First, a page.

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on the other, kitchen and et ceteras behind, stairs up and down at every corner, and four oddly shaped bedrooms above. The garden, separated from the churchyard by a ruinous paling, was filled on one side with potatoes, on the other with cauliflowers run to seed; and the walks were verdant with moss. Such was the home to which Henry Wellford, who had only been presented to the vicarage just before his marriage, brought the young bride who had hitherto been accustomed to every comfort except that of kindness. Without complaining of their lot, they immediately set about the improvement of the face of things around them. The parlour chimney was cured of smoking, the walls were papered, book-shelves and curtains put up, the garden walks cleared, evergreens planted, and the palings mended and painted. Having made this promising beginning, Mr. and Mrs. Wellford had leisure to study each other's characters and those of their neighbours. Henry found his wife possessed of an ardent, enquiring mind which had hitherto been little cultivated, and a disposition which not even constant irritation had been able to spoil, prone to repent of its hasty errors, and full of charity and

melting kindness. In each other's society they felt no weariness, but neither of them was of a temper so fastidious as to turn with distaste from those among whom Providence had placed them, because their habits were less refined than their own. Almost immediately opposite the church, in a residence known as Okely Park, and which only required better keeping up to make it rank as a handsome country seat, lived old Lady Worral. The only two houses with sash windows in the village were tenanted, the one by Mr. Good the apothecary, the other by Mr. Greenway, a retired schoolmaster. Farmer Holland, the happy parent of three bouncing daughters, occupied a substantial dwelling in the midst of his corn-fields, about half a mile from Summerfield. The remaining population consisted of tradespeople and peasantry, who received the conciliatory visits of the new vicar and his wife with civility and gratitude. On nearer acquaintance with the superior class of their neighbours, they discovered that old Lady Worral was busy and interfering, eccentric in her dress and blunt in her manners; Mr. and Mrs. Good the best people in the world; Mr. Greenway a martyr to the rheumatism, and his

wife a fetcher and carrier of other people's observations; Farmer Holland a complete John Bull, with his joke and tankard; and the three Miss Hollands handsome, cheerful, and bustling. Young Mrs. Wellford was at first rather annoyed by the constant supervision of her titled neighbour; for old Lady Worral was always popping in upon her, in the garden, the parlour, or the kitchen; but she soon ceased to care whether she was caught in a coarse apron, or a gown pulled through the pocket hole, shelling peas or making a pudding; for Lady Worral had no notion of a "parson's wife sticking up to be a fine lady." Indeed the character of a fine lady was the object of her supreme contempt; for though she piqued herself much on her ancient birth, "being descended from the De Barneville that went on the first crusade," yet she considered it no degradation of her dignity to check her steward's accounts, look after her turkeys, scold the village children, and give Mrs. Wellford a receipt by word of mouth for that "heterogeneous combination of culinary ingredients" ycleped a hodge-podge.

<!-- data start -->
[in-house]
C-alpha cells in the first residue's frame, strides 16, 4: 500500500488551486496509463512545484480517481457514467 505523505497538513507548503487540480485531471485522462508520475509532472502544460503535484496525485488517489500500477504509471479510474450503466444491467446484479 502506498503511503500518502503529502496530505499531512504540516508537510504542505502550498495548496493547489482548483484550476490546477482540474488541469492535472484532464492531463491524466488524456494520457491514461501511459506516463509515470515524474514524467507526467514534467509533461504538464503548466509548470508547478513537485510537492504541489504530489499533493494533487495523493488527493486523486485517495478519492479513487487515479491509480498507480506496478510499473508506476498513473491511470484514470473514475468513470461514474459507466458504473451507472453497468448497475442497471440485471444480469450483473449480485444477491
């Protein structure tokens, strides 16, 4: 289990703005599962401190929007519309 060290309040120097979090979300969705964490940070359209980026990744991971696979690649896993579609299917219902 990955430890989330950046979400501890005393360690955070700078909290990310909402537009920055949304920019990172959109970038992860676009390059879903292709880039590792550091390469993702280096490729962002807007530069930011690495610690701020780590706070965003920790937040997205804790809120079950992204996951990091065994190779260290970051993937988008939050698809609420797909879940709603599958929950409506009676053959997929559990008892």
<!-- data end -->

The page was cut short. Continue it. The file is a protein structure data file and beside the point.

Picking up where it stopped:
The defunct Sir John Worral had been something of a humourist. "Knowledge is power,"

said he, "the power of making one's self disagreeable." That he might not make himself disagreeable, he never opened a book after he became his own master; but devoted himself to the gratification of an extraordinary passion for bell-ringing. At first he used to practise in the parish church, but his constant peals disturbing the studies or the slumbers of Mr. Wellford's predecessor, a quarrel ensued between baronet and vicar, and Sir John set up an opposition belfry in his own grounds. Here he and his men servants amused themselves many a long hour; ding-donging the good people of Summerfield out of their senses, and wearing Mr. Greenway to a thread with low spirits, except when a north wind carried the noise to Heeley and nearly put a stop to the business of the place. Sometimes they pealed, at other times they tolled; at length, Death, out of patience at so much tolling without any burials, took off Sir John. His relict sold the bells, and the campanile fell into decay.

Mrs. Wellford, from her cheerful, complying disposition, became a great favourite with the old dowager; a character which entailed on her so much vexatious interference that she was often

led to regret its attainment, and could only be reconciled to it by the reflection that Lady Worral, whom no affront could possibly force into indignant silence, would be ten times more noisily troublesome as an enemy than as a patronizing friend. She wondered that Henry appeared insensible to the annoyance, and was often momentarily provoked at the hearty cordiality of his


My dear Lady Worral, how kind of you to look in upon us with so little ceremony!" Men have small sympathy with female vexations at being caught mending shirts or dressed in ginghams.

Beyond these trials, Mrs. Wellford had few that do not fall to the lot of every housekeeper with a limited income and increasing family. She had occasionally a little difficulty in making both ends meet, but her husband smilingly reminded her that they were better off than Dr. Johnson's country friend, who brought up nine children on apple dumplings. Her boys and girls throve admirably on their plain fare; and often did the traveller, whom the beauty of the scenery had allured to pass through Summerfield, pause to gaze on the picturesque group of healthy urchins hang

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